Tuesday, July 26, 2011

Race Riots

The other day went by like any normal day but it was Racial Harmony Day. I didn't grow up during that violent period of our country's history when races had running street battles with one another. But still, years later, it would come back to haunt my mom and her neighbors.

If you visit Geylang, you'll notice that it consists mostly of three-storey terrace blocks. Shops below, living quarters above, winding staircases behind. I lived nearby Lor 17 that had both terrace blocks and kampong houses (the wooden sort built on concrete pillars quite typical in Geylang). Each of these kampong houses was also fronted by a curved cement staircase that led to a small courtyard. Altogether, it was all quite neat. In those few houses lived a couple of Malay families while the rest were Chinese.

I often went marketing with my mom and siblings to the butcher and veggie shop at the other end of the lorong. One day, on the way back, someone whispered to my mom that "the Malays are beating up the Chinese!" This was a common cry during the earlier race riots!

We could see other people walking away quickly, concern on their faces. Ahead of us, a group had gathered, some holding big sticks. They were just outside the homes of the Malay families. My mom recognised a few of them. One Chinese uncle approached and told my mom to quickly bring the children home. He then added: "Don't worry, we will protect them." By that he meant his group of neighbors would stand guard outside the homes of the Malay families. No riots happened that day but I realised at the time it was something folks from my mom's generation guarded against.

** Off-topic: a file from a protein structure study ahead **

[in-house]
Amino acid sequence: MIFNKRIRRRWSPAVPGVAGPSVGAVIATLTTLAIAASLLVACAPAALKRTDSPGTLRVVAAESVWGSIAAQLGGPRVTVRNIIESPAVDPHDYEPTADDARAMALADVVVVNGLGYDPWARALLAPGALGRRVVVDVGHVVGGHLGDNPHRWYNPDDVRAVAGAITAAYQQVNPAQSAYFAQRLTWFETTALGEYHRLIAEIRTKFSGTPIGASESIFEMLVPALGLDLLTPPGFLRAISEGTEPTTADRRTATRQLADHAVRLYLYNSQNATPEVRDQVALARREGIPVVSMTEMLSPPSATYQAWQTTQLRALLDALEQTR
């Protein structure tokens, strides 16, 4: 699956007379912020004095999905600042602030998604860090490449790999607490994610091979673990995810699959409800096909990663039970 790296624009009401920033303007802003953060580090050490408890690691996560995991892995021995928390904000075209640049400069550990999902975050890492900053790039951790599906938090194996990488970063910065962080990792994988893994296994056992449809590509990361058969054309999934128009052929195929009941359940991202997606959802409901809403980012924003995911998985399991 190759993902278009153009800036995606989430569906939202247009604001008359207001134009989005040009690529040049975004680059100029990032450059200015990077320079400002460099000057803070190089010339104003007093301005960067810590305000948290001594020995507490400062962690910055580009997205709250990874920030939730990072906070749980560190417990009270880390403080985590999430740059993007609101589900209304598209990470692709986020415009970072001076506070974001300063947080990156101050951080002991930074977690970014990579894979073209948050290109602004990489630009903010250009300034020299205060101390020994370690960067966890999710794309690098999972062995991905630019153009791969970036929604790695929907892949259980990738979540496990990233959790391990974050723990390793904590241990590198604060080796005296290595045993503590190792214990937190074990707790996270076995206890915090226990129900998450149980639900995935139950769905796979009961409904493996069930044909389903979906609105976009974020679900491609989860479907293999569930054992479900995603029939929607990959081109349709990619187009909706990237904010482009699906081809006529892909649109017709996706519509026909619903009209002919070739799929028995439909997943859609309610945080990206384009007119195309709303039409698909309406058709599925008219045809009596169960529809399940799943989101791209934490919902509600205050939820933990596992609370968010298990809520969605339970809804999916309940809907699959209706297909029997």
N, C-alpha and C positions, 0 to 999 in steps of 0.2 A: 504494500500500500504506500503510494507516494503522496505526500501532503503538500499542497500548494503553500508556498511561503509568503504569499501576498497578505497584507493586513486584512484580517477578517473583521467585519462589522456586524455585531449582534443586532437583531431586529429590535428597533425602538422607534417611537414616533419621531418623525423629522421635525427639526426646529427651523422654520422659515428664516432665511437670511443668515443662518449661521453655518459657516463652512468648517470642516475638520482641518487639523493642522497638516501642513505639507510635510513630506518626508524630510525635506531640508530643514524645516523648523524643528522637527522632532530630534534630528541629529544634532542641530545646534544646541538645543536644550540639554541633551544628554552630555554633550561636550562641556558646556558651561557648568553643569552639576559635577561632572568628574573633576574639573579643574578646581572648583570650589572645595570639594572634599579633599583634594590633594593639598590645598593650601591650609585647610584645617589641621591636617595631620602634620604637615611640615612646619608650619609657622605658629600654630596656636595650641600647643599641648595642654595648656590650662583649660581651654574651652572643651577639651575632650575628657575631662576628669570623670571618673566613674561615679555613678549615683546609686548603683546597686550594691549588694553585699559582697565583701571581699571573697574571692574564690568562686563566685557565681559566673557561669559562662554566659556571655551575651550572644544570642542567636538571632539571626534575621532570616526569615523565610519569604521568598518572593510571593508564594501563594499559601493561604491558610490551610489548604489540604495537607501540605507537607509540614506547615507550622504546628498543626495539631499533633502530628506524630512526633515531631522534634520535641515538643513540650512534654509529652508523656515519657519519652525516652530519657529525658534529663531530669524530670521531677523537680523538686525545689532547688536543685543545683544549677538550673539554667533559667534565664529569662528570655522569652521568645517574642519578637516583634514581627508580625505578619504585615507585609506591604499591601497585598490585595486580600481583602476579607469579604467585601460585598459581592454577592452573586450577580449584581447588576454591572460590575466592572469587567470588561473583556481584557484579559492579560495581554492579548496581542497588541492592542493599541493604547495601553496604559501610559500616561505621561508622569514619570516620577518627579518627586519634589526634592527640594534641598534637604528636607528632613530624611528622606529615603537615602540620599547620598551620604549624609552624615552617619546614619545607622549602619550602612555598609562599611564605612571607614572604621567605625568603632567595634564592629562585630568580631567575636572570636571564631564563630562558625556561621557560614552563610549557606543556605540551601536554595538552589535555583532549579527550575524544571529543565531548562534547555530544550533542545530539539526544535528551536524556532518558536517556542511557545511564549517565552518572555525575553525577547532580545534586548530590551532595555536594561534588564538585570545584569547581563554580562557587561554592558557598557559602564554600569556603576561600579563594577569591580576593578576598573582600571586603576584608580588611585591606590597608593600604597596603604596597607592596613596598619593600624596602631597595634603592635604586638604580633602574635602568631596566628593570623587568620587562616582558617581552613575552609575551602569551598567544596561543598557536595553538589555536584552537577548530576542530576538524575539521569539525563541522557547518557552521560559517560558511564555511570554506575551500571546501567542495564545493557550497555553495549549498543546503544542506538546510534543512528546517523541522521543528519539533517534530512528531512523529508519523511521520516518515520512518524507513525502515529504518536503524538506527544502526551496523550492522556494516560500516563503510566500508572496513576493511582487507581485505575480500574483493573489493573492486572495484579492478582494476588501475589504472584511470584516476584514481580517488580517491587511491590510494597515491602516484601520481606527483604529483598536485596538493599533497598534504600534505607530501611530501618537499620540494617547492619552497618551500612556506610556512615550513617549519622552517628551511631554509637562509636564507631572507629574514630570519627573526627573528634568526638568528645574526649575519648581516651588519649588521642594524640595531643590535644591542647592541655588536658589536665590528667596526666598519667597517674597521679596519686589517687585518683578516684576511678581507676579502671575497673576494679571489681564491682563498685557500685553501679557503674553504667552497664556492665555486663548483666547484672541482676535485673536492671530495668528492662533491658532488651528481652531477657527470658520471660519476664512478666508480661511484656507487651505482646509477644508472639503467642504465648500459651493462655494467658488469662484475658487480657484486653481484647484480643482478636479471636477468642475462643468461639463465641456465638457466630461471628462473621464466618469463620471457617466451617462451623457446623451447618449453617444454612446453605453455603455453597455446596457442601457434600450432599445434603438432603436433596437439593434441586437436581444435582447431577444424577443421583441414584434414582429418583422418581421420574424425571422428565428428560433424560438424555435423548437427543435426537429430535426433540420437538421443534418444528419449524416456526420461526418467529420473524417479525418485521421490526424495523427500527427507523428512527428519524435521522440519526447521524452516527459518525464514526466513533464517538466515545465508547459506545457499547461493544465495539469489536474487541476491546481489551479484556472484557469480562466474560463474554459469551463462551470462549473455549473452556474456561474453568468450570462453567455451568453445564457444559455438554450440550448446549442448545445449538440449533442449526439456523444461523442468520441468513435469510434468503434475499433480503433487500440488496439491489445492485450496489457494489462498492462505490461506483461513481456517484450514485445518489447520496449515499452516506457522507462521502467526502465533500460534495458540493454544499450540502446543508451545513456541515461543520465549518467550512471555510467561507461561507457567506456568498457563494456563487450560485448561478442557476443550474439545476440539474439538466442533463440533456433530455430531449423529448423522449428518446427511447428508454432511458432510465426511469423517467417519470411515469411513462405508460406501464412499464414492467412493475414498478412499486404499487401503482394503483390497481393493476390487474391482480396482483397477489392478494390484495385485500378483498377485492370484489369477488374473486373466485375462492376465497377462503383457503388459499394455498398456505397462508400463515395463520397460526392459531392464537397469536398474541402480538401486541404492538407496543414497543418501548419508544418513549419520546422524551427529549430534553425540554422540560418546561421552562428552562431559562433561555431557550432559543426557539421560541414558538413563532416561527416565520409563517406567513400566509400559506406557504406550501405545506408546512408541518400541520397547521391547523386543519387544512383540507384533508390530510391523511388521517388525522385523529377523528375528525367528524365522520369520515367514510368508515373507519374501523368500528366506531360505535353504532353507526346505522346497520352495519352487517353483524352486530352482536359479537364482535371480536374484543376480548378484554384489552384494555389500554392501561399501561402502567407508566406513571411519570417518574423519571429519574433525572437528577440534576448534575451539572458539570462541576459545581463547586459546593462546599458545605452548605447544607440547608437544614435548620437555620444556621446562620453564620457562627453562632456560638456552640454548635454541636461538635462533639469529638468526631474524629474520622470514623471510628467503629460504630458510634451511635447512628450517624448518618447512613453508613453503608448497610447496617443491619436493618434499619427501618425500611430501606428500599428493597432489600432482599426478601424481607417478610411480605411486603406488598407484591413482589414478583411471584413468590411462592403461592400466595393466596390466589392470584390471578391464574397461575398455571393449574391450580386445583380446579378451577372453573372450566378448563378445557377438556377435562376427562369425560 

In the past, my mom often told stories of pregnant women being hacked to death, of children being shown no mercy, of running battles between mobs, etc. Oftentimes I wondered if she got her WWII events mixed up. But she lived through the riots, had to hide sometimes, so maybe the violence was either true or worse. Because of the actions of my neighbours, I never felt the need to be on my guard whenever I walked along Lor 17. I knew then that that Malay uncle and aunty would look after me just like they were similarly looked after by others on that scary day.

That was the one and only racial riot incident I've experienced in my time. Although this incident turned out to be just a rumour, I think by then, racial incidents were on the decline or became a non-issue. With HDB housing (and its controlled racial tenancy), the interracial situation became better and we became even more tolerant racially as a result. I can't think of a place when growing up, skin color really didn't matter.

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